This year’s EY World Entrepreneur of the Year winner, Moose Toys Chairman and Co-CEO Manny Stul has teamed up with one of Australia’s most successful serial entrepreneurs Creel Price to create an Australian first Kidpreneur-in-Residence internship at Moose Toys for 30 primary school children.

The money-can’t-buy-experience is the major prize of the Kidpreneur Challenge, a national competition run by Price’s social enterprise Club Kidpreneur Foundation to showcase Australia’s top young entrepreneurs, aged 9-12 years.

Working in teams of three and run in schools, the Kidpreneur Challenge teaches kids how to build a micro-business, sell at market, donate profits to charity, and pitch their idea to real-life entrepreneurs. Ten teams win with winners announced in October.

The Kidpreneur-in-Residence internship forms part of Moose Toys’ major partnership with the Kidpreneur Challenge. Kids will spend a day at the Melbourne-based head quarters working with product engineers, sales and marketing, and senior management to get a behind-the-scenes look at the business life-cycle of a toy and create their own Moose Toy product.

Distributing to over 85 countries across the globe, Moose Toys is the fourth largest in the US and fifth largest toy manufacturer in Australia and is renowned as an innovative creator, designing and distributing lifestyle brands that make a positive impact on children.

For Stul, awarded the coveted title of EY World Entrepreneur of the Year 2016 in June, offering a business experience that captures children’s imagination is what it’s all about.

“Moose Toys focuses on integrity, creating a culture of innovation and a clear purpose to make children happy. Club Kidpreneur aligns strongly with our company’s vision. What better way to empower and inspire kids than to connect them to the very people who created powerhouse brands such as Shopkins and Trash Pack, brands they know and love so much,” said Stul.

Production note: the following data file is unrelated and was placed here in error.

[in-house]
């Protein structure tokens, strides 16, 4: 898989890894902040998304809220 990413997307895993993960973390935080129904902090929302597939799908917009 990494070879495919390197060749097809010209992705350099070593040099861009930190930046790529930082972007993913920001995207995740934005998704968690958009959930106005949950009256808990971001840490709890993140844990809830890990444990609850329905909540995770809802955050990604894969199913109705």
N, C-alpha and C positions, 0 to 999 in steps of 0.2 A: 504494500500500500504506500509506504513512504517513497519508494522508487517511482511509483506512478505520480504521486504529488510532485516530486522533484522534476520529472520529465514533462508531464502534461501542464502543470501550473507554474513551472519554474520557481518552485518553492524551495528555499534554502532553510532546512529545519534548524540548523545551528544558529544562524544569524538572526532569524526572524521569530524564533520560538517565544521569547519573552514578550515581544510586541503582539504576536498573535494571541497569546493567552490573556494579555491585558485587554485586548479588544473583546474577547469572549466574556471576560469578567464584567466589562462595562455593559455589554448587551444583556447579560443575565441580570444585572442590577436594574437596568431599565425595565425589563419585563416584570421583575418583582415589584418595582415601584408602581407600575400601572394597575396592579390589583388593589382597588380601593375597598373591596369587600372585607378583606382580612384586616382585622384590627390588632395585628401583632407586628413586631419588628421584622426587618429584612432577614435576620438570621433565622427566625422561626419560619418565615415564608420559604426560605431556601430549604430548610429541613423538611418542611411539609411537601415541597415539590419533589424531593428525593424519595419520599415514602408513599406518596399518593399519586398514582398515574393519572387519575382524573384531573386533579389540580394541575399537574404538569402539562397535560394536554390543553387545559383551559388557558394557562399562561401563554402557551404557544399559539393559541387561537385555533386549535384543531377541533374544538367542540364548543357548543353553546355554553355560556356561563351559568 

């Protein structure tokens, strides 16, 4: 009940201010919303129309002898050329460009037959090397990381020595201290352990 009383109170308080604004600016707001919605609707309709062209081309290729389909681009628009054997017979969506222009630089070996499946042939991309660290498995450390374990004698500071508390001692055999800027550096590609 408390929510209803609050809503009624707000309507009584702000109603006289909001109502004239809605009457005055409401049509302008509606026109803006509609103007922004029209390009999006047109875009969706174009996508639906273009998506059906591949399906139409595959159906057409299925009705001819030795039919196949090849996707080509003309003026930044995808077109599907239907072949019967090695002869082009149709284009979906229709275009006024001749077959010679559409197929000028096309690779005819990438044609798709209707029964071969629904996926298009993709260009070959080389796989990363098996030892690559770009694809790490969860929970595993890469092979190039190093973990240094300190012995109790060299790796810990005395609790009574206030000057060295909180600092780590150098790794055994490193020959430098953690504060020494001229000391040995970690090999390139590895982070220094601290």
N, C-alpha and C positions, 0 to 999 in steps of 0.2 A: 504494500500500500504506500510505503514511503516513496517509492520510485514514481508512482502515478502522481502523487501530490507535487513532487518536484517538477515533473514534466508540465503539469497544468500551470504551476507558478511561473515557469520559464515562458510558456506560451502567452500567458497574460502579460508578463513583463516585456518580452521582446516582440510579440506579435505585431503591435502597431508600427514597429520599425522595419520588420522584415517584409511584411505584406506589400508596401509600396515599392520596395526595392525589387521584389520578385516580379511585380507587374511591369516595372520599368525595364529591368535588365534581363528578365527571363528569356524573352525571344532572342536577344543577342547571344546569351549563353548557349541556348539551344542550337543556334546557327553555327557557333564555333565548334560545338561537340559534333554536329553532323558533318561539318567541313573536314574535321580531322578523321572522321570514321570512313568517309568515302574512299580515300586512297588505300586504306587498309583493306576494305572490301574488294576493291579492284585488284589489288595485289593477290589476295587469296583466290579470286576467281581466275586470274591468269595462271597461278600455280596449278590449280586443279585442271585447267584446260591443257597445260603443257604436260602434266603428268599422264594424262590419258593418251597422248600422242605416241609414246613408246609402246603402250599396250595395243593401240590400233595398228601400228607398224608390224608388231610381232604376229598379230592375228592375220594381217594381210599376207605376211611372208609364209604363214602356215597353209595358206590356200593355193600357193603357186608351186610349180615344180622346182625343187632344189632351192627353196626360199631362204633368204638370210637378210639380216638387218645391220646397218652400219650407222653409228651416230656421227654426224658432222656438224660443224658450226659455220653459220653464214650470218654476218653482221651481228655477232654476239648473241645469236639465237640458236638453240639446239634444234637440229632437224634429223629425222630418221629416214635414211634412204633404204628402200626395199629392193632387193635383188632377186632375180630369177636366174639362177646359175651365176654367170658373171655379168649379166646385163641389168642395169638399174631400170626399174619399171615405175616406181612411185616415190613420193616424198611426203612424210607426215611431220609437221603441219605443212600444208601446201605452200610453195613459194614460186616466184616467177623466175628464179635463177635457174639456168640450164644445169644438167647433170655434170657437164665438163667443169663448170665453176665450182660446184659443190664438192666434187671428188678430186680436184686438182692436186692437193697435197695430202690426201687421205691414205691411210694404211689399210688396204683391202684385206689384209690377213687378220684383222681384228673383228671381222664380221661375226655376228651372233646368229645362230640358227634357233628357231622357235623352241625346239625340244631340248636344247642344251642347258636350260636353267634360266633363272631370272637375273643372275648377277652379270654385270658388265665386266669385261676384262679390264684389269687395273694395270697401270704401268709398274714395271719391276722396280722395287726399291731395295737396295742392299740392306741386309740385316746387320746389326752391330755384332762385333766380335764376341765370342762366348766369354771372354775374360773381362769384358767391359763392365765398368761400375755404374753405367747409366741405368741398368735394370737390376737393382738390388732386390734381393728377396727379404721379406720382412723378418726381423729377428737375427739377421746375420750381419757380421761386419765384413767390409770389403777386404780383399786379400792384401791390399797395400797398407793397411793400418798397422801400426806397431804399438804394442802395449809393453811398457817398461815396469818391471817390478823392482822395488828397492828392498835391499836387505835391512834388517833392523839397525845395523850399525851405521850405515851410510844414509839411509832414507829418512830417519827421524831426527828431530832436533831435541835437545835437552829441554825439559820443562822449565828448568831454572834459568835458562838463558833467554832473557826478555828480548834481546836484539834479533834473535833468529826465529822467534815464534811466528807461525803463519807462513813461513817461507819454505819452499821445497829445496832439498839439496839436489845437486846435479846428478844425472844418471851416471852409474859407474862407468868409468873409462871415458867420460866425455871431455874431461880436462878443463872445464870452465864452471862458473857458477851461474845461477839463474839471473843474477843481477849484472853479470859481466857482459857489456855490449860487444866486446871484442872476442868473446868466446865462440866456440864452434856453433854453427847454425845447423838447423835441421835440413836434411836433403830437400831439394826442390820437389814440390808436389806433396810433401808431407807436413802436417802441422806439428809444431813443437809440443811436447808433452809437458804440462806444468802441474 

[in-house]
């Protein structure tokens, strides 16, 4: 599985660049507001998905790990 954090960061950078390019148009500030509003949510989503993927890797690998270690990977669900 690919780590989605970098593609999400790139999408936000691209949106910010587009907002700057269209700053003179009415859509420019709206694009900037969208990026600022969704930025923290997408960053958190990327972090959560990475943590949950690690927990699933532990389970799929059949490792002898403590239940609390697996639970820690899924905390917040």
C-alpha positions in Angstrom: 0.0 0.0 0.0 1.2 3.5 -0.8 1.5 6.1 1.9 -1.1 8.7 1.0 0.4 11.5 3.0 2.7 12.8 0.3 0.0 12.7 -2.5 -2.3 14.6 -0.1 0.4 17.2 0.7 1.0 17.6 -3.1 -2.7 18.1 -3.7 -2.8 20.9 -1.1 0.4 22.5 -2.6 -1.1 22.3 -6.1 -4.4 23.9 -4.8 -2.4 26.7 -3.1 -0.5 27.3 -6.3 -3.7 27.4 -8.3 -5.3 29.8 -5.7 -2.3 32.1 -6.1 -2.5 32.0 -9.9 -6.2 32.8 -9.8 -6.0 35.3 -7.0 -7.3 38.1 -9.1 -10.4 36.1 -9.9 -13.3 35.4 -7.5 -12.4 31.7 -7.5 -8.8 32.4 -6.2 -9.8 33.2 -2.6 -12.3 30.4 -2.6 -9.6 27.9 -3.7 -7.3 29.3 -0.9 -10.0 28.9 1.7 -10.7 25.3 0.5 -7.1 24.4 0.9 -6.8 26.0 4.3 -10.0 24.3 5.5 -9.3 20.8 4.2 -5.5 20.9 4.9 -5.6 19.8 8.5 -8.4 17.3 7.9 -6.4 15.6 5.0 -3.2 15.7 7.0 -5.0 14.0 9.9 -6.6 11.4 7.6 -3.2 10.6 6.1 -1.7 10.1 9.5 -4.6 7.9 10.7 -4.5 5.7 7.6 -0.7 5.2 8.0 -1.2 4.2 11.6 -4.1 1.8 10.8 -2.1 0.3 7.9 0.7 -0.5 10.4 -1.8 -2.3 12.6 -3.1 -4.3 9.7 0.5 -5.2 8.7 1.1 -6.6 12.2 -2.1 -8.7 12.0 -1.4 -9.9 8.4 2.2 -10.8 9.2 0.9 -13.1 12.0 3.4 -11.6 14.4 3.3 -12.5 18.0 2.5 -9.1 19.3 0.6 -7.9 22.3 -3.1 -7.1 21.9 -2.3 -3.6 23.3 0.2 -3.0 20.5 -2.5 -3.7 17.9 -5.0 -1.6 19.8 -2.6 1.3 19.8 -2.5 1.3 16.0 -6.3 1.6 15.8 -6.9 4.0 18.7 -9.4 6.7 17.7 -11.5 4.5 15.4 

Price founded Club Kidpreneur Foundation six years ago driven by a passion for social enterprise and the notion kids can be taught entrepreneurship. Using his unique methodology primary-age children learn how to build a micro-business from ideation to commercialisation and are encouraged to donate their profits to charity.

“Club Kidpreneur was started because I believe you can teach kids entrepreneurship and in the power of using business for social good; with early exposure the potential that entrepreneurship is a considered career option becomes greater. We have worked with 10,000 kids and 500 schools nationally. To date the kidpreneurs have raised almost $400,000 for charity,” he said.

Price said it is through collaborations that real change can take effect.

“Our partnership with Moose Toys enables Club Kidpreneur to do more in this space, to reach more kids, and to connect industry with schools in a creative and meaningful way, as we cannot do alone,” said Price.

The Kidpreneur Challenge starts this month. Schools interested in signing up should contact Club Kidpreneur via their website www.